So, I'm trying to understand the dynamic programming algorithm for finding the minimum weighted triangulation decomposition of a convex polygon. For those of you that don't know, triangulation is where we take a convex polygon, and break it up into triangles. The minimum weighted triangulation is the triangulation of a polygon where the sum of all the edges(or perimeter of every triangle) is the smallest.

It's actually a fairly common algorithm, however I just can't grasp it. Here is the algorithm I'm trying to understand:

http://en.wikipedia.org/wiki/Minimum-weight_triangulation#Variations

Here's another description I'm trying to follow(Scroll down to 5.2 Optimal Triangulations):

http://valis.cs.uiuc.edu/~sariel/teach/notes/algos/lec/05_dprog_II.pdf

So I understand this much so far. I take all my vertices, and make sure they are in clockwise order around the perimeter of the original polygon. I make a function that returns the minimum weight triangulation, which I call MWT(i, j) of a polygon starting at vertex i and going to vertex j. This function will be recursive, so the first call should be MWT(0, n-1), where n is the total number of vertices. MWT should test all the triangles that are made of the points i, j, and k, where k is any vertex between those. Here's my code so far:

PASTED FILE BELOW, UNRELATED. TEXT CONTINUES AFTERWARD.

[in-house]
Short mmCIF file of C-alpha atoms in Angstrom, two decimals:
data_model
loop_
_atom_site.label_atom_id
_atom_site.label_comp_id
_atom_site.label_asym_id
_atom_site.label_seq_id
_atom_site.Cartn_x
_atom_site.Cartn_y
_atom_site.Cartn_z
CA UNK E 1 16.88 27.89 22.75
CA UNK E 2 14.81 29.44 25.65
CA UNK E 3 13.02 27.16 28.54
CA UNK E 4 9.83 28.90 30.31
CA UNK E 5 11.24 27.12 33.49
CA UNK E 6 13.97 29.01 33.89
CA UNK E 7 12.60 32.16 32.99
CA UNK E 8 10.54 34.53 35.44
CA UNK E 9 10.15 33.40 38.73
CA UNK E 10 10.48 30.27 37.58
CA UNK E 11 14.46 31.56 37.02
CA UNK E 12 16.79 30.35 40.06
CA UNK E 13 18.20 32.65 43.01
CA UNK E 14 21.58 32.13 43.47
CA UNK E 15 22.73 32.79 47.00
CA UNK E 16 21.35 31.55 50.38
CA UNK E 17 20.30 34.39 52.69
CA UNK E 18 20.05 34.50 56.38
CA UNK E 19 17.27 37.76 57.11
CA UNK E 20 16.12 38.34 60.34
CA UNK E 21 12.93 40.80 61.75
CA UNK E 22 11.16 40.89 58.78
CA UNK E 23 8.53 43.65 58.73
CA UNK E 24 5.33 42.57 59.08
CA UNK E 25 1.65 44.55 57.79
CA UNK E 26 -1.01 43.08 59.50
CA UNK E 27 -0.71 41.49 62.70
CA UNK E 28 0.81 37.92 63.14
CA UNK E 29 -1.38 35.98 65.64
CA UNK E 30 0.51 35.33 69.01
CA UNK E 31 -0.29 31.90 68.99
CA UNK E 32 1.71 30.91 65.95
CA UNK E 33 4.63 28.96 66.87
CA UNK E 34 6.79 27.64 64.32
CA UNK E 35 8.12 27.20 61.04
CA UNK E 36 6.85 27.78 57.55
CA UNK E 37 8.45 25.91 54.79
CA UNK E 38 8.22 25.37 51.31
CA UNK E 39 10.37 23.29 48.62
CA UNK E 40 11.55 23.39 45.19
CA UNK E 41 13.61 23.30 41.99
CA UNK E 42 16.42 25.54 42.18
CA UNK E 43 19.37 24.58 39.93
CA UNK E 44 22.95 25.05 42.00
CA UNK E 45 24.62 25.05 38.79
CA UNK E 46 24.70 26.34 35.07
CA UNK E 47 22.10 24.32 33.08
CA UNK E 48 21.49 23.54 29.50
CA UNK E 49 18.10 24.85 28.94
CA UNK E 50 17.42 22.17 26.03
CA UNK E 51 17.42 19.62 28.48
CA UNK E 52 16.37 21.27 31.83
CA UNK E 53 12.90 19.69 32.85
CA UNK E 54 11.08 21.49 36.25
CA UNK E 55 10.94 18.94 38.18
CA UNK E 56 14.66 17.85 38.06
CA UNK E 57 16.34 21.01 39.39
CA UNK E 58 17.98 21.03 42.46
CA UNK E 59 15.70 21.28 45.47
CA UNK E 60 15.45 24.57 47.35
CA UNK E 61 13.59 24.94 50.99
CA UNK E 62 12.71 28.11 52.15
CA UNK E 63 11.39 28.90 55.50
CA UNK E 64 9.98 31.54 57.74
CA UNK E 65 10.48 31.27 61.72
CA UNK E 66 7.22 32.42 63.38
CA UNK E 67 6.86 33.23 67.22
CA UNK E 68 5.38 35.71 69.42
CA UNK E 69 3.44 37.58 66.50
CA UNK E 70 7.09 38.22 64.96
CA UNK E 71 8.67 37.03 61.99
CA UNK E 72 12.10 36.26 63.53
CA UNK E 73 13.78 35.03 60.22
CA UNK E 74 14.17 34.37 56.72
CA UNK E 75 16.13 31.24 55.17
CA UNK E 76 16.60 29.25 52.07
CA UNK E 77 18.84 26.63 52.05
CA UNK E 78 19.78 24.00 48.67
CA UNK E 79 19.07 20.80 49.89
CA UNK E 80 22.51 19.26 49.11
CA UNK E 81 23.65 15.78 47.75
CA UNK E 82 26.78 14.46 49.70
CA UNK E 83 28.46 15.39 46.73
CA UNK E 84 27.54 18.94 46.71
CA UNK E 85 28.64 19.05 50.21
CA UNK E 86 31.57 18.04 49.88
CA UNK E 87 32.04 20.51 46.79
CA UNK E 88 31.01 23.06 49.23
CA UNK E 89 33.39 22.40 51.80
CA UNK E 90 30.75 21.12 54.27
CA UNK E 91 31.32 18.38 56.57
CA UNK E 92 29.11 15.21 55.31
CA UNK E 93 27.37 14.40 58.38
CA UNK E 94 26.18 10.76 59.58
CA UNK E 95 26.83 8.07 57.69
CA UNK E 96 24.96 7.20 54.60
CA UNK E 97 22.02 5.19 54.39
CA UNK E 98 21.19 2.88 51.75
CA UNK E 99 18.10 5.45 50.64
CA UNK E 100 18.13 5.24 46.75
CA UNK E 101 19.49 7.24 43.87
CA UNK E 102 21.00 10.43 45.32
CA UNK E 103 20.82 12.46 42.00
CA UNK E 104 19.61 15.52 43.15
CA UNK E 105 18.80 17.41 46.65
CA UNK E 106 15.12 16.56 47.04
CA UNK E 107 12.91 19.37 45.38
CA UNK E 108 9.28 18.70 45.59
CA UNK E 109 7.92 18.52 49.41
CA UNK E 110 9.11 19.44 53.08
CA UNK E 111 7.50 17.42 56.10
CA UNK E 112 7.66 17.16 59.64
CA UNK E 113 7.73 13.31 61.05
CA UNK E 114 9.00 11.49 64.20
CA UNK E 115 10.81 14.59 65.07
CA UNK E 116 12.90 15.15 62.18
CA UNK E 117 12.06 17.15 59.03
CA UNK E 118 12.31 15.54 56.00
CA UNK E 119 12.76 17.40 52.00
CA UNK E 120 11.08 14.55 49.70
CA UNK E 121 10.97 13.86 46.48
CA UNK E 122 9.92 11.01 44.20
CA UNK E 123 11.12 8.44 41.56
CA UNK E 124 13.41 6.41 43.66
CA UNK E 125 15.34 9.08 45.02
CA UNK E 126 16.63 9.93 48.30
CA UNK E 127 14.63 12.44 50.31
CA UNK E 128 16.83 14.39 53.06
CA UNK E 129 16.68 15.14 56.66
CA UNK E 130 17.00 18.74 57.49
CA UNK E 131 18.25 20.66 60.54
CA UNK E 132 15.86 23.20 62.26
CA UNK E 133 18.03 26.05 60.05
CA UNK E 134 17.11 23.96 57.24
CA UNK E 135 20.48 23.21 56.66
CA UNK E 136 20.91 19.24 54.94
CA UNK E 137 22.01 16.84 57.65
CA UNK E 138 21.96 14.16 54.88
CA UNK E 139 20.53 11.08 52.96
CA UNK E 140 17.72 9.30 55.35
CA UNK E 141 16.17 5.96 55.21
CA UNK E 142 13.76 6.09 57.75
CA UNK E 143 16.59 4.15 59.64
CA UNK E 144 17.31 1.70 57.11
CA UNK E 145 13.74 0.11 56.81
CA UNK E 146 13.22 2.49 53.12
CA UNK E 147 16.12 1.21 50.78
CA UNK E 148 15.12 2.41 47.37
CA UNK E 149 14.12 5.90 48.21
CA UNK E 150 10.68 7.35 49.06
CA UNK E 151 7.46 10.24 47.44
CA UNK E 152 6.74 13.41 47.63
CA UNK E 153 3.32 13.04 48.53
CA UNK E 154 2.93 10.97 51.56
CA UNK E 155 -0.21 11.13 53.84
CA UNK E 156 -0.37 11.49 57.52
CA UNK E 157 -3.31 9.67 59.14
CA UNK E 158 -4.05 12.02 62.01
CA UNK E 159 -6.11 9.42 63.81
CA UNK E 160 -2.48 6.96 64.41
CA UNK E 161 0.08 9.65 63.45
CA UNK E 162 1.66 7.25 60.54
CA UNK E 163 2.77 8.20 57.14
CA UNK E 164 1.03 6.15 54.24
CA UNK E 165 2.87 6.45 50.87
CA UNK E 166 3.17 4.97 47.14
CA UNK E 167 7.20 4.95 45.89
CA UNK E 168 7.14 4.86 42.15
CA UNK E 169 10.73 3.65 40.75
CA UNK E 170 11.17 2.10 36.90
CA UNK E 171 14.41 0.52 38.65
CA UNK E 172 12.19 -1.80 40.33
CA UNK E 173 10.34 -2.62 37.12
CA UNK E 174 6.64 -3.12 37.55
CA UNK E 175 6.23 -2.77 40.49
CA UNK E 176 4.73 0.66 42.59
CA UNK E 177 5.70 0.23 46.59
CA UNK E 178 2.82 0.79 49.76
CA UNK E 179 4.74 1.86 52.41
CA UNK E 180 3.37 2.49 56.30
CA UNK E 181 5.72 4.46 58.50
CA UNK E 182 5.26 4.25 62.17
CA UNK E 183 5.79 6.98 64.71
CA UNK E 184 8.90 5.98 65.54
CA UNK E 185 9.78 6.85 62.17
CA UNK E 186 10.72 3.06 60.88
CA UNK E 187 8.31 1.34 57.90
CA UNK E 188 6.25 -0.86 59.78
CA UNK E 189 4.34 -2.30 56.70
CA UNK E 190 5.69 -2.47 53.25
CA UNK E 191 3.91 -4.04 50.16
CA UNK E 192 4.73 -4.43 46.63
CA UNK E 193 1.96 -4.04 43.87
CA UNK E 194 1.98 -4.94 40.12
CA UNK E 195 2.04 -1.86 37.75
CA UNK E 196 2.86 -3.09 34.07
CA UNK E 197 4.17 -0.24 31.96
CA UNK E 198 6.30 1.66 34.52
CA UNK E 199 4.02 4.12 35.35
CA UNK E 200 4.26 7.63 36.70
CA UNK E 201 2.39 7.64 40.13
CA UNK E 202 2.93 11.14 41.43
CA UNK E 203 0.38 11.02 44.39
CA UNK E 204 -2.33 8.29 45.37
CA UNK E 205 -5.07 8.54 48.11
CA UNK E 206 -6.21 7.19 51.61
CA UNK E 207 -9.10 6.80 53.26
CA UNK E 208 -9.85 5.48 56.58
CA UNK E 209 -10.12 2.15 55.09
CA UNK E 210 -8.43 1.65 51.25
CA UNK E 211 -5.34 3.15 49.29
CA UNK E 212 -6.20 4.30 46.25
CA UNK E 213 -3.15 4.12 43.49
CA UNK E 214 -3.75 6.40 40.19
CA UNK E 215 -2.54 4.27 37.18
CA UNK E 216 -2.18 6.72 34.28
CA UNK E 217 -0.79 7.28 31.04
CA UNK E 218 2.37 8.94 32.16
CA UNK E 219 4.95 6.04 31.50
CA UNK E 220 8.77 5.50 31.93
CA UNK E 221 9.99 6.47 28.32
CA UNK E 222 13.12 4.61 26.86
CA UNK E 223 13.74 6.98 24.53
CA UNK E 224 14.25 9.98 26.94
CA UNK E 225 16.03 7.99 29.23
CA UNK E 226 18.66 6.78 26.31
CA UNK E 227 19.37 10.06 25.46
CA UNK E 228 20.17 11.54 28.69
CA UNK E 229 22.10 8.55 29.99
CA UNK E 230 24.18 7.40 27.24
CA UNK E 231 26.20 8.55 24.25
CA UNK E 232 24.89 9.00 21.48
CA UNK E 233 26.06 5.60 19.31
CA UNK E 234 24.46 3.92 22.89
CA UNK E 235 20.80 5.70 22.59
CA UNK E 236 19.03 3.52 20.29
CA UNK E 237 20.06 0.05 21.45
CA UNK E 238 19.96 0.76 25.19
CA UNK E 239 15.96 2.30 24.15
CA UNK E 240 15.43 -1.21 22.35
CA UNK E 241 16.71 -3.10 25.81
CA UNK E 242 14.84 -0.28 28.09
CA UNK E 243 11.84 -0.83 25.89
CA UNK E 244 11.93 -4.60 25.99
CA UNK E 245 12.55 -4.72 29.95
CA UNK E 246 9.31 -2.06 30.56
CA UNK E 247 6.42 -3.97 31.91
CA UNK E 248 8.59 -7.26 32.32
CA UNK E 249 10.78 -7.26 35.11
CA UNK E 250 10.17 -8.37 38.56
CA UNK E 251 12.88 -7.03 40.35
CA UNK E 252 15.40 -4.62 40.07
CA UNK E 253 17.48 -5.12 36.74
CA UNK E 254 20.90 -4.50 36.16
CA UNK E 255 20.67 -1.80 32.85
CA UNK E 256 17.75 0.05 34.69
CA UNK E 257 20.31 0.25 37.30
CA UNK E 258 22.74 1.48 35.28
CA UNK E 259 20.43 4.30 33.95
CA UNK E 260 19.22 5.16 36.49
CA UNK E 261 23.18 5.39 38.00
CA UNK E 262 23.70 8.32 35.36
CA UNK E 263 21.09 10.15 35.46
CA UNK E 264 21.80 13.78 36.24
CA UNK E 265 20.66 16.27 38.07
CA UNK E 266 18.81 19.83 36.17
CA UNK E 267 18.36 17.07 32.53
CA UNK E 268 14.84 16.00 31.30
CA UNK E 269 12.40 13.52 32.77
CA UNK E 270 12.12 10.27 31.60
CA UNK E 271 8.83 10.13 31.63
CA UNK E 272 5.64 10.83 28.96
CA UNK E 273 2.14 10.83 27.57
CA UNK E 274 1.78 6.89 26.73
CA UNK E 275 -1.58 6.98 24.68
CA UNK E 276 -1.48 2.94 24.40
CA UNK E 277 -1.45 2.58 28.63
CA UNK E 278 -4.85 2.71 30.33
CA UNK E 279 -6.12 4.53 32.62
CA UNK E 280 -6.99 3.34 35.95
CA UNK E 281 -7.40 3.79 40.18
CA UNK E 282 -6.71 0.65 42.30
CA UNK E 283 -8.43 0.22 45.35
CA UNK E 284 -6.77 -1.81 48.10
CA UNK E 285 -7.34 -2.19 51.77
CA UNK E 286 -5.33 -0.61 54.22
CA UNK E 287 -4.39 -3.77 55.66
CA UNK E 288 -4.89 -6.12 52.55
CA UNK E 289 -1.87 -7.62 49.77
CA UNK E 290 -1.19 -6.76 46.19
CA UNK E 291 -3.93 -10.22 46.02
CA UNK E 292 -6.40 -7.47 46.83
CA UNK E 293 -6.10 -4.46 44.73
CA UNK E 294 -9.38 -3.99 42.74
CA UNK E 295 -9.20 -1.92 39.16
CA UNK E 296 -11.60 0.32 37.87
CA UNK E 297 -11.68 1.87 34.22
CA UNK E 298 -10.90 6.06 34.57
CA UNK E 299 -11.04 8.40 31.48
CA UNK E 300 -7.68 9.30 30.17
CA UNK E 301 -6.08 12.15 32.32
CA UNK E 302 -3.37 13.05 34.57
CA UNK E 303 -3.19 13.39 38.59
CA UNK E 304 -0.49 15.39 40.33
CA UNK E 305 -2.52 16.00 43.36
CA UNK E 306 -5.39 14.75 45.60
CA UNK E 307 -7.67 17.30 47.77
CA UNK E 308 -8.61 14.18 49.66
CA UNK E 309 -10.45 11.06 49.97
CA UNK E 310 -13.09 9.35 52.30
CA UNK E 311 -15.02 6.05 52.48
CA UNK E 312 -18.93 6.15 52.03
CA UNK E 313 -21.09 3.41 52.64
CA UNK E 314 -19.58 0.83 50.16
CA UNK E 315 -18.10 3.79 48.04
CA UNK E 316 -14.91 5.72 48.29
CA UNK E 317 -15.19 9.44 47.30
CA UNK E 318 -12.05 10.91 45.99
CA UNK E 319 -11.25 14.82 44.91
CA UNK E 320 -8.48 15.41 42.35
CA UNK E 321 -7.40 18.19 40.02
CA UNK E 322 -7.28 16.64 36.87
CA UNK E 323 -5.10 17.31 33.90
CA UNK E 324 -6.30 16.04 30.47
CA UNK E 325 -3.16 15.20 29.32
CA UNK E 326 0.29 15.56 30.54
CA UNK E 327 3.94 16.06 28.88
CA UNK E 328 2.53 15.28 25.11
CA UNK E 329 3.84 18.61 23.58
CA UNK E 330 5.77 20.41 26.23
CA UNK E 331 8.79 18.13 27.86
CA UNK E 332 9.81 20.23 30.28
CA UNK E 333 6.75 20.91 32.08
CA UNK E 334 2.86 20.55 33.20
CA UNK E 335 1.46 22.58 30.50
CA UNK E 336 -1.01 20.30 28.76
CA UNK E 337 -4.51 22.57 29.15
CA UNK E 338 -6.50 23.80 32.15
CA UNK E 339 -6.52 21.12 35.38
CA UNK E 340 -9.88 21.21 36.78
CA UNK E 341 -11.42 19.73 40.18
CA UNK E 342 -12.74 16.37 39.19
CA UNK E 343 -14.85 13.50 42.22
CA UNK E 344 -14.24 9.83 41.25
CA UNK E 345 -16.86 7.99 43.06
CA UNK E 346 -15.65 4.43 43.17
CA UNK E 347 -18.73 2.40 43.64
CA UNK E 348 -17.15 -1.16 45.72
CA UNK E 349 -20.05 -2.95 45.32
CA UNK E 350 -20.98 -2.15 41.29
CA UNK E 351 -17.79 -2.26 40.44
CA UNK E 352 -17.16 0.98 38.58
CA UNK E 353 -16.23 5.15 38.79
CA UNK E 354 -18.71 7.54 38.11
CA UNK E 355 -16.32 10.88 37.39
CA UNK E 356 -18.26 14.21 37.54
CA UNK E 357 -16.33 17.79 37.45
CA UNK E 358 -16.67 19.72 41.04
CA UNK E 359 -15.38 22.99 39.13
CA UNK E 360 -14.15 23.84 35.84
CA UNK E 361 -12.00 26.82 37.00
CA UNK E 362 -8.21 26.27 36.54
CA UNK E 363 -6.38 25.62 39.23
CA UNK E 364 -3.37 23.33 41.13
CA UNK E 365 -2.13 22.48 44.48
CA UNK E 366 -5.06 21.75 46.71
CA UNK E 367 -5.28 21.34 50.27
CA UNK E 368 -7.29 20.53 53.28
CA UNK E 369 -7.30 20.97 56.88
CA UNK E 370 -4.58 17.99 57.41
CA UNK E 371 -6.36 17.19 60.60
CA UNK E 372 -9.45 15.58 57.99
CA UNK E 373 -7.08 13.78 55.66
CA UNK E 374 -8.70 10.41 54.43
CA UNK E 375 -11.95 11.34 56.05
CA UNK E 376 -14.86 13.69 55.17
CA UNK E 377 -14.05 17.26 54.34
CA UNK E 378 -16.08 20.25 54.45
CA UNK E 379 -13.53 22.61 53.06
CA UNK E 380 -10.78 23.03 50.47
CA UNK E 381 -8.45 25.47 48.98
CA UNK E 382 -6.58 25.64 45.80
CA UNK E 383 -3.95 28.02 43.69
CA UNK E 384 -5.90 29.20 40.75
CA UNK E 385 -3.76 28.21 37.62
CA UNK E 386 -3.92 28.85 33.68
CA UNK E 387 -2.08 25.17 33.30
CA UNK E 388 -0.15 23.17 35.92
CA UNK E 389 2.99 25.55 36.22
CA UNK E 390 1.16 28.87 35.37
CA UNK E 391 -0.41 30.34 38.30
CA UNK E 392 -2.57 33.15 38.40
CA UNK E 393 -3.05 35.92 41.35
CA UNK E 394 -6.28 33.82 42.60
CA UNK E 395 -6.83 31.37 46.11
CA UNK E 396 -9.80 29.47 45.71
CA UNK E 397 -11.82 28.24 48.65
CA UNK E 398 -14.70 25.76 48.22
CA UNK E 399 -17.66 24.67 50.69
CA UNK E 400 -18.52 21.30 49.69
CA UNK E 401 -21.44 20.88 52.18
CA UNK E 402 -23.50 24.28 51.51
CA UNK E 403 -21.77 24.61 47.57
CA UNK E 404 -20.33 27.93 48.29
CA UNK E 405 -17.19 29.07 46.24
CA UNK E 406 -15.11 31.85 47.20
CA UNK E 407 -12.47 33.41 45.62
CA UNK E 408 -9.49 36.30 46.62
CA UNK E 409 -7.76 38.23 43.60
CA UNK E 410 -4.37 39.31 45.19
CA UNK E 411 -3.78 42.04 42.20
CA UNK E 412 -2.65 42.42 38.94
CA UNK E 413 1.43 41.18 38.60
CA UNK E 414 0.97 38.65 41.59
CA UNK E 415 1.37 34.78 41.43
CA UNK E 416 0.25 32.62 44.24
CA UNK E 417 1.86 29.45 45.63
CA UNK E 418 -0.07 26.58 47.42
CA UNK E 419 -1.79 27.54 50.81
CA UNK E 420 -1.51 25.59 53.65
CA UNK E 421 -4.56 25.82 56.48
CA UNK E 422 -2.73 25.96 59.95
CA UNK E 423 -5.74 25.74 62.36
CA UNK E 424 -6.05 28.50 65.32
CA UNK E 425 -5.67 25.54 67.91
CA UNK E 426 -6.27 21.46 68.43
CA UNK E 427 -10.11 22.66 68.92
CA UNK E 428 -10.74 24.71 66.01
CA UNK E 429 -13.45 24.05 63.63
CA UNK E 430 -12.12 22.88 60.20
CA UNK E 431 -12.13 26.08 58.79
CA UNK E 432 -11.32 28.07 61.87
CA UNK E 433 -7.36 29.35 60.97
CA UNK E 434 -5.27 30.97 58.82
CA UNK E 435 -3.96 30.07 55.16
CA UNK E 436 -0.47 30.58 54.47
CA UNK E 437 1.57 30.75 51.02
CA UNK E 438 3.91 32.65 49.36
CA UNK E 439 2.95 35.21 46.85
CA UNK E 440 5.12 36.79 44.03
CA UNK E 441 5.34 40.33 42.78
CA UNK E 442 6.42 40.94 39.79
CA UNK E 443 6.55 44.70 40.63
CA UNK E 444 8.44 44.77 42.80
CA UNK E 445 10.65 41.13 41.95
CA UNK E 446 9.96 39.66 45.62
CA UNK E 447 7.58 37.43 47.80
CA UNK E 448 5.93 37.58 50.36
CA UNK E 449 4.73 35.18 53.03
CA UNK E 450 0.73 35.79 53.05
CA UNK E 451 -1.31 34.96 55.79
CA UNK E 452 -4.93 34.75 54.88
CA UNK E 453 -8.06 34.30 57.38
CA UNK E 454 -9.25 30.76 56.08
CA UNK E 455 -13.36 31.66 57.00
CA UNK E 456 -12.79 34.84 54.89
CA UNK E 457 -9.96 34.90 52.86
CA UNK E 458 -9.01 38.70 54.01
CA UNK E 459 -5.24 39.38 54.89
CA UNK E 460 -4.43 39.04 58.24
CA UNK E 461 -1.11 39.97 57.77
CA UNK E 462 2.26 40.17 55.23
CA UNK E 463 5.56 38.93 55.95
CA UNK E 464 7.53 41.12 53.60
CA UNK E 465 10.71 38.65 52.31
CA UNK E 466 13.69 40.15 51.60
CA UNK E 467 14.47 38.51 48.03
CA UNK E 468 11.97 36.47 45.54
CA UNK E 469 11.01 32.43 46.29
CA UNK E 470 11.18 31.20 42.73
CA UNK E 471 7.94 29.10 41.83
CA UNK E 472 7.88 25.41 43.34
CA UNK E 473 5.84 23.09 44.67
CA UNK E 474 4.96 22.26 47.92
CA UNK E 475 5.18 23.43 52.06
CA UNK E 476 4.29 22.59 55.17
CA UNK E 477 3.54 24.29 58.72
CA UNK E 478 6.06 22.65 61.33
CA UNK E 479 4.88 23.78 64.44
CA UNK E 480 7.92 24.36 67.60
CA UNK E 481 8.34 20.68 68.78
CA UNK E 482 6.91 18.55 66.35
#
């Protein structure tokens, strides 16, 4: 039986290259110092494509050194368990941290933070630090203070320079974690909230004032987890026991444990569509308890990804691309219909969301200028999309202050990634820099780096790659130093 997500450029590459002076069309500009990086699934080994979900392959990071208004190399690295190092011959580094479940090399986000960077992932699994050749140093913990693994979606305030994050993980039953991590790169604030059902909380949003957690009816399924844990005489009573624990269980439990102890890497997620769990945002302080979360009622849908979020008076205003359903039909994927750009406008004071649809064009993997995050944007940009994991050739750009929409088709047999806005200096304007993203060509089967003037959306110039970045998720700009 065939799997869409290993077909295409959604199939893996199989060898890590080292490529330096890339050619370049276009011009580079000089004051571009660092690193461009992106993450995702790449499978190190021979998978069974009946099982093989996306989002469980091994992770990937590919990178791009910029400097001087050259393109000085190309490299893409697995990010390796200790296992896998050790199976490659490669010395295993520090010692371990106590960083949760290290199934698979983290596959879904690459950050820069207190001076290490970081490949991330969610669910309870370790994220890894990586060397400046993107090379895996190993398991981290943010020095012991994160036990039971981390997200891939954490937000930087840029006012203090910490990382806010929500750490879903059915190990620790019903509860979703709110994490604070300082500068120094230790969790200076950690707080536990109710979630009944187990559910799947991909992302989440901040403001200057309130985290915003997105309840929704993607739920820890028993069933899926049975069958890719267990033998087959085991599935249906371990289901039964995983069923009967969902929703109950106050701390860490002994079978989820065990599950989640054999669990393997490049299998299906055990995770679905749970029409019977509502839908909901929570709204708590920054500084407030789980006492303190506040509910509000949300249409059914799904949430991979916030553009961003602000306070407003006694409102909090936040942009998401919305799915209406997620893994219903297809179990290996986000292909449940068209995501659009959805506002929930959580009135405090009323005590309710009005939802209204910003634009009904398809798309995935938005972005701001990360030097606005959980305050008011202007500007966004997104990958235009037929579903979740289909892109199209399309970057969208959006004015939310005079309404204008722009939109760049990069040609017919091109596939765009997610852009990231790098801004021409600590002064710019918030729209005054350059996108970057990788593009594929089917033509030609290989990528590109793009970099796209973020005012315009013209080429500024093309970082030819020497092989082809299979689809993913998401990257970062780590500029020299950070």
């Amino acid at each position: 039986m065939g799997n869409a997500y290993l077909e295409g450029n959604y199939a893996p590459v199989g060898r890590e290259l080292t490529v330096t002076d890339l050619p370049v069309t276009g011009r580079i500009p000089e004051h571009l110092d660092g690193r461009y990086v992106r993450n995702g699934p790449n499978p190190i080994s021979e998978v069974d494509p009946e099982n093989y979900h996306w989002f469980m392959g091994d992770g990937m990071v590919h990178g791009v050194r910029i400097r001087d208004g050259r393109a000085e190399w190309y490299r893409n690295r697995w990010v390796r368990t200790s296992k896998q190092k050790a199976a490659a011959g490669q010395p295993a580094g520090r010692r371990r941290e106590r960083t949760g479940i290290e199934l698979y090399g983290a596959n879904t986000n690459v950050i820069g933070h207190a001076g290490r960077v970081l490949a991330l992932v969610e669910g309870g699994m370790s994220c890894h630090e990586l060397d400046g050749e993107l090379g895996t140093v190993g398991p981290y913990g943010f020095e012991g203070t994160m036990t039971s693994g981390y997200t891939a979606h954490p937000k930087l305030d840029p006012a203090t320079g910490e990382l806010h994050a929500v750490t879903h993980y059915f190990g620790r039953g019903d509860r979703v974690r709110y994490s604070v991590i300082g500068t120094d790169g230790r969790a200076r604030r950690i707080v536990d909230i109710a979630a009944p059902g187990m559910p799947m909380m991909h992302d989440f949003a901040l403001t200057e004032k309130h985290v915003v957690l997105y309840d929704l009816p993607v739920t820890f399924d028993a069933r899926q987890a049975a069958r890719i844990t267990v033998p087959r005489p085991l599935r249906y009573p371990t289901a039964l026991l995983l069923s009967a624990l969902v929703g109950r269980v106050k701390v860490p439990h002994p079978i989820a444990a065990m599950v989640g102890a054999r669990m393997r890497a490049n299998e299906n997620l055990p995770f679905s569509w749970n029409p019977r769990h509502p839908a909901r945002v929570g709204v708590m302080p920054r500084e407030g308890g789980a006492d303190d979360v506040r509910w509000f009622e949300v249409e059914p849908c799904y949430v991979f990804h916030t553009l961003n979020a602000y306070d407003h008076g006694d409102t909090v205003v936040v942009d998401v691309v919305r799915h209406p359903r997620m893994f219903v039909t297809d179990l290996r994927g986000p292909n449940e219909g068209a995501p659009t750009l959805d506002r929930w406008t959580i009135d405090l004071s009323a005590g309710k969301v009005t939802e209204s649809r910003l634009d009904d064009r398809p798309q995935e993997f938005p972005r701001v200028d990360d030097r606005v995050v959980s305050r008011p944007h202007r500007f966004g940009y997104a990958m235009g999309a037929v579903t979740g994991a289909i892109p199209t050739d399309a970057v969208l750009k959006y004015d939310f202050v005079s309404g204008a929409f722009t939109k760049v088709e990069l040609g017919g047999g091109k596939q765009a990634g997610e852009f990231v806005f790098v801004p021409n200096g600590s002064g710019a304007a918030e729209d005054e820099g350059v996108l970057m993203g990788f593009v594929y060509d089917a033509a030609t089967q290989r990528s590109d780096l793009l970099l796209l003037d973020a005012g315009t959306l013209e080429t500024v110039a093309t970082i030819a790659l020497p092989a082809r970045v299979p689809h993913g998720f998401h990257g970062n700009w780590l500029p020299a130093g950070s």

```
def MWT(i, j):
if j <= i: return 0
elif j == i+1: return 0
cheap_cost = float("infinity")
for k in range(i, j):
cheap_cost = min(cheap_cost, cost((vertices[i], vertices[j], vertices[k])) + MWT(i, k) + MWT(k, j))
return cheap_cost
```

However when I run it it overflows the stack. I'm just completely lost and would appreciate if somebody could help direct me in the right direction.

If you guys need any more info just ask.

`i`

and`j`

, and seeing what it's calling. – Xymostech Mar 3 '13 at 3:28